...boneless chicken teriyaki...

...lechon, also roasted in the garden's all-brick oven...

...the pretty-pink roast beef...

For dessert, vanilla ice cream churned from the restaurant's own ice cream maker, the strawberries plucked from the garden...

...and JJ's chocolate cake where everything could be eaten and savored, except for the candles. There were pieces of dairy chocolates spread atop the cake, all made by Le Chef's Billy King and staff of Camp John Hay's The Manor.

Of course, a grownup party like this is one isn't one unless the guests and co-host, Heiner Maulbecker, talk more about their dreams for the city, mainly re-greening it further. In the picture are Herr, Leonie and Des Bautista.

And then the fog rolled in, and it was time to go... say farewell to these lovely ladies in deep pink that look like ballerinas en pointe.

Photos by Babeth Lolarga

Sunday, June 15, 2014

It's always Tatay's Day on our street

The pair of hands at the bottom are Rolly's, the small ones atop him belong to the Wee One, the LO (little one) who's growing bigger, taller and more smart ass each day. Rolly is Tats to her, Tatay to the other women in the house: me, our daughters, sometimes to the help, but she'd rather address him Kuya. From the picture you can sense he's our protector, provider, the one who never fails us. the one whose love is unuttered but deeply felt. Long live Tatay! Photo by Babeth Lolarga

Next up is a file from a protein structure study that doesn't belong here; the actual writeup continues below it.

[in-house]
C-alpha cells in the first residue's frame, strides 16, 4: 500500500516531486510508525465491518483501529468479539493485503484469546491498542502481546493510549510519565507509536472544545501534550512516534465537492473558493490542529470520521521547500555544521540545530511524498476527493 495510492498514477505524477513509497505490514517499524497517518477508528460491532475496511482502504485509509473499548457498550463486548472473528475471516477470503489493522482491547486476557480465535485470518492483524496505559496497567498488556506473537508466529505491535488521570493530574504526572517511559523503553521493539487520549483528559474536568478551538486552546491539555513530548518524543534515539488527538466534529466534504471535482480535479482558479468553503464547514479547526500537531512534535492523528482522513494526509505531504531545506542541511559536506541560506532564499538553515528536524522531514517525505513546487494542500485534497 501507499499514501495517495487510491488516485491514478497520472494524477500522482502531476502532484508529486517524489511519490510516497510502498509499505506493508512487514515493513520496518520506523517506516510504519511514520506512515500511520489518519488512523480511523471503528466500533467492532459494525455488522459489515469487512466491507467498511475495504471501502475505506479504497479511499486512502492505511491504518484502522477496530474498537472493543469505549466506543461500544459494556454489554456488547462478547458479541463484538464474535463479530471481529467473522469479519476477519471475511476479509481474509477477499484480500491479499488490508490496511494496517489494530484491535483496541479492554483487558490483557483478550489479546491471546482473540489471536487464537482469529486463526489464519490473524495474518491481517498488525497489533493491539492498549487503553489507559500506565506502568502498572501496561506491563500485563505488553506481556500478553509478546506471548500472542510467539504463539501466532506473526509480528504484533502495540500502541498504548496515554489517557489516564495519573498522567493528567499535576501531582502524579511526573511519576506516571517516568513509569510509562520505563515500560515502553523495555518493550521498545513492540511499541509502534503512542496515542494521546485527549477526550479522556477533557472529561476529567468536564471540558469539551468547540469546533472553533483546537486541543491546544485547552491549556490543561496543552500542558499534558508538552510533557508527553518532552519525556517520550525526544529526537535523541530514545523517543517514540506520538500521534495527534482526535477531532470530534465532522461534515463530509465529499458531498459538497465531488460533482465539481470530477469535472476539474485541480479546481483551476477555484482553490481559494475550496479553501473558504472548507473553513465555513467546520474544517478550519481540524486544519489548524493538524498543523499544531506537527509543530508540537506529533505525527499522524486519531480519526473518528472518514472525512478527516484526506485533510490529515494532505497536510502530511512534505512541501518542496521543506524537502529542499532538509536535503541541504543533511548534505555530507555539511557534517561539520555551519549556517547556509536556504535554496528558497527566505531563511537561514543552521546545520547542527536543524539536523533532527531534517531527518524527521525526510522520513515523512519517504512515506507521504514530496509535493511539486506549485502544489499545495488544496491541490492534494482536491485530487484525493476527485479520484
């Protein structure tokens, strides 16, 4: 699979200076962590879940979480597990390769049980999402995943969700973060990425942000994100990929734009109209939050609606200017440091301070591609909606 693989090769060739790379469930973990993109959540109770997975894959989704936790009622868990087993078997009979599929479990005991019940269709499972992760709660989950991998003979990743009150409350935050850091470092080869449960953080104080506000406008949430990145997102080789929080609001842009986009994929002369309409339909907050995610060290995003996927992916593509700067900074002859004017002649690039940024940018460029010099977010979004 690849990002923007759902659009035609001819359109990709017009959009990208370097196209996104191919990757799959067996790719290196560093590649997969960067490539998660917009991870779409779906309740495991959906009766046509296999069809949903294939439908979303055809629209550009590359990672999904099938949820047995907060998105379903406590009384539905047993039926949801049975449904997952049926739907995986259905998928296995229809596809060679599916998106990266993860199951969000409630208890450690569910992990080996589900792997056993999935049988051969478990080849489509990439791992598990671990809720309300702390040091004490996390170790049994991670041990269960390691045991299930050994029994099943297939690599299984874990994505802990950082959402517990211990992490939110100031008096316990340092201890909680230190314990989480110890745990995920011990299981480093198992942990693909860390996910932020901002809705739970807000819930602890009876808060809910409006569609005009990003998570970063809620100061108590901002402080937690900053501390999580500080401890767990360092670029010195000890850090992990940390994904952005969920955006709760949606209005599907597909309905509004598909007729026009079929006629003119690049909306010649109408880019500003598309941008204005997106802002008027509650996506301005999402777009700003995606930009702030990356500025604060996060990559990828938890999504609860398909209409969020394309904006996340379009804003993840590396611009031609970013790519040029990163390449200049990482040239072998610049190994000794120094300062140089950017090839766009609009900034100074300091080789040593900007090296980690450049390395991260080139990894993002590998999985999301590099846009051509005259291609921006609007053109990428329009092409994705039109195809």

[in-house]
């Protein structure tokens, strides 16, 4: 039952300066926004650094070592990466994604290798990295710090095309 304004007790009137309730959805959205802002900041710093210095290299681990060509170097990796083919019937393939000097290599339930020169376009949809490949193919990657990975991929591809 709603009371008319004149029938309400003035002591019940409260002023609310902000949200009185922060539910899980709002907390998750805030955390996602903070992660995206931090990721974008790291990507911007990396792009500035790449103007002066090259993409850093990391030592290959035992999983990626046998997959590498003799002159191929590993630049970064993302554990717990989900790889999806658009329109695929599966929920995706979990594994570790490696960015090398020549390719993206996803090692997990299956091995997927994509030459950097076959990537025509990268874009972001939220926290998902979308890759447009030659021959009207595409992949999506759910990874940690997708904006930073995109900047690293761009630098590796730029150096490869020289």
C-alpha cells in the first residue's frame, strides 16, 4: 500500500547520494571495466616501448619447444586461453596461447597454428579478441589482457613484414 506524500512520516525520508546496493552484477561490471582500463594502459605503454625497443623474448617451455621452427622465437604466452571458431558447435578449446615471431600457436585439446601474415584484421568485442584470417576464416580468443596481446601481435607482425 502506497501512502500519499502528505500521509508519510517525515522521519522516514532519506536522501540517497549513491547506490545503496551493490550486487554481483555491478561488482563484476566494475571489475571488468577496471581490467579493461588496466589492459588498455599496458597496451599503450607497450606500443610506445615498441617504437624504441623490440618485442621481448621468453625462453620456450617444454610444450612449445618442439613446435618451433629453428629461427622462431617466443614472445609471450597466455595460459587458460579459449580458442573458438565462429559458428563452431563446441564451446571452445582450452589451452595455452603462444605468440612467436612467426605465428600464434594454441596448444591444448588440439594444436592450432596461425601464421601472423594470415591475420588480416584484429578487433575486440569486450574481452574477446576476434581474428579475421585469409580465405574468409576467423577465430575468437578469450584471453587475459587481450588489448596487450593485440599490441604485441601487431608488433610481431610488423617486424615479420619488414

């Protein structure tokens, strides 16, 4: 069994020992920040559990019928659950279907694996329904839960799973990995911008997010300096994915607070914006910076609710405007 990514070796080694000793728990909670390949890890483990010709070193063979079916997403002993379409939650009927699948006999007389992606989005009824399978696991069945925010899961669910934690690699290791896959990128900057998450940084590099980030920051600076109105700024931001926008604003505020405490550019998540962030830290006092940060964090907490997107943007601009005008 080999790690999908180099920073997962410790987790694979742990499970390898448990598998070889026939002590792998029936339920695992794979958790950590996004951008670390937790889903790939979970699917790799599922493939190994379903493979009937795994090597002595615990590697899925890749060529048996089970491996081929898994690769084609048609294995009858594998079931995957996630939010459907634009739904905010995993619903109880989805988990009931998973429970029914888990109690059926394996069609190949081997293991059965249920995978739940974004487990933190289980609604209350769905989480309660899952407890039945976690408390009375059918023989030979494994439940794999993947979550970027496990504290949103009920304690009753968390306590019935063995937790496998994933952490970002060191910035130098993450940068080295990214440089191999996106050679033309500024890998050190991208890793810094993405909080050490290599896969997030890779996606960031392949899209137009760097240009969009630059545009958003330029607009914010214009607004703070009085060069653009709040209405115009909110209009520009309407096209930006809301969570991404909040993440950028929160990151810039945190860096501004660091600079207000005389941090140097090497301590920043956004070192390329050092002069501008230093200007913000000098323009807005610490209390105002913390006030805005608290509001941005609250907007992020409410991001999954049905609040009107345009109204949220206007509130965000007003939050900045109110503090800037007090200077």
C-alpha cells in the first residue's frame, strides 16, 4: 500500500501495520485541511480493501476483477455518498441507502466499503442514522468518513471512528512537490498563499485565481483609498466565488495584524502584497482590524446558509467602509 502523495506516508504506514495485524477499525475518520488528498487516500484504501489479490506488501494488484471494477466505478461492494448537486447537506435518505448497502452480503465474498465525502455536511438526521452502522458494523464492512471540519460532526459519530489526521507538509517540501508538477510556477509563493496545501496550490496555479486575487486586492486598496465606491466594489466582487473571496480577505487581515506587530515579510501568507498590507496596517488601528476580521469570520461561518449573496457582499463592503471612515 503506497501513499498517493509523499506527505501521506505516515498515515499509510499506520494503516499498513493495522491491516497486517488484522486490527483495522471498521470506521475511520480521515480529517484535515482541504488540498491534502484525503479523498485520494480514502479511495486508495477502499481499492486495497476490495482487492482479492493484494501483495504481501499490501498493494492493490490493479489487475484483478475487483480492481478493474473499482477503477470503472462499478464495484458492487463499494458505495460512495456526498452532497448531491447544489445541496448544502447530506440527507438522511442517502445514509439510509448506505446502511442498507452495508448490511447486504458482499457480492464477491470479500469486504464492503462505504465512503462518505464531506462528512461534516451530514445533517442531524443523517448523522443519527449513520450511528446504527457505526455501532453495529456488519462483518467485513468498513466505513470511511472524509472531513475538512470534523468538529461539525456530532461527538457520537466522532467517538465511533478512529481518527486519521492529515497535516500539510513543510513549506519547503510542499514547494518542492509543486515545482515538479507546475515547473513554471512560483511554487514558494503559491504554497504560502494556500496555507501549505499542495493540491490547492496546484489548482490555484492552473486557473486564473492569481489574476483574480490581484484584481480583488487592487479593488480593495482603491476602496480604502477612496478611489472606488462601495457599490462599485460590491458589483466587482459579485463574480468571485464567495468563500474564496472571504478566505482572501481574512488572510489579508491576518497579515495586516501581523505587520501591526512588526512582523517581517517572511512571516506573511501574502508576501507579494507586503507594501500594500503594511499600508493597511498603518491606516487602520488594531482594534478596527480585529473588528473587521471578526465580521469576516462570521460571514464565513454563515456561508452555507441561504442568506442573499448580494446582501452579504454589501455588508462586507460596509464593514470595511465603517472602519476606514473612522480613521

Saturday, June 14, 2014

Road curves

On another trip to Baguio, I fiddled with the camera and waited for the bends and curves of the zigzag road leading to the city. The foliage changes from La Union to Benguet. Even the rain and the fog cooperated so I could get these shots.

Photos by Babeth Lolarga

Friday, June 13, 2014

It's a jolly holiday with Gilda

"Time for lunch. Waiting na kami," the SMS from Gilda Cordero Fernando went. The summons came while I was in a cab with a driver-road warrior who knew how to navigate the mean streets of Metro Manila to get me to Panay Avenue on time.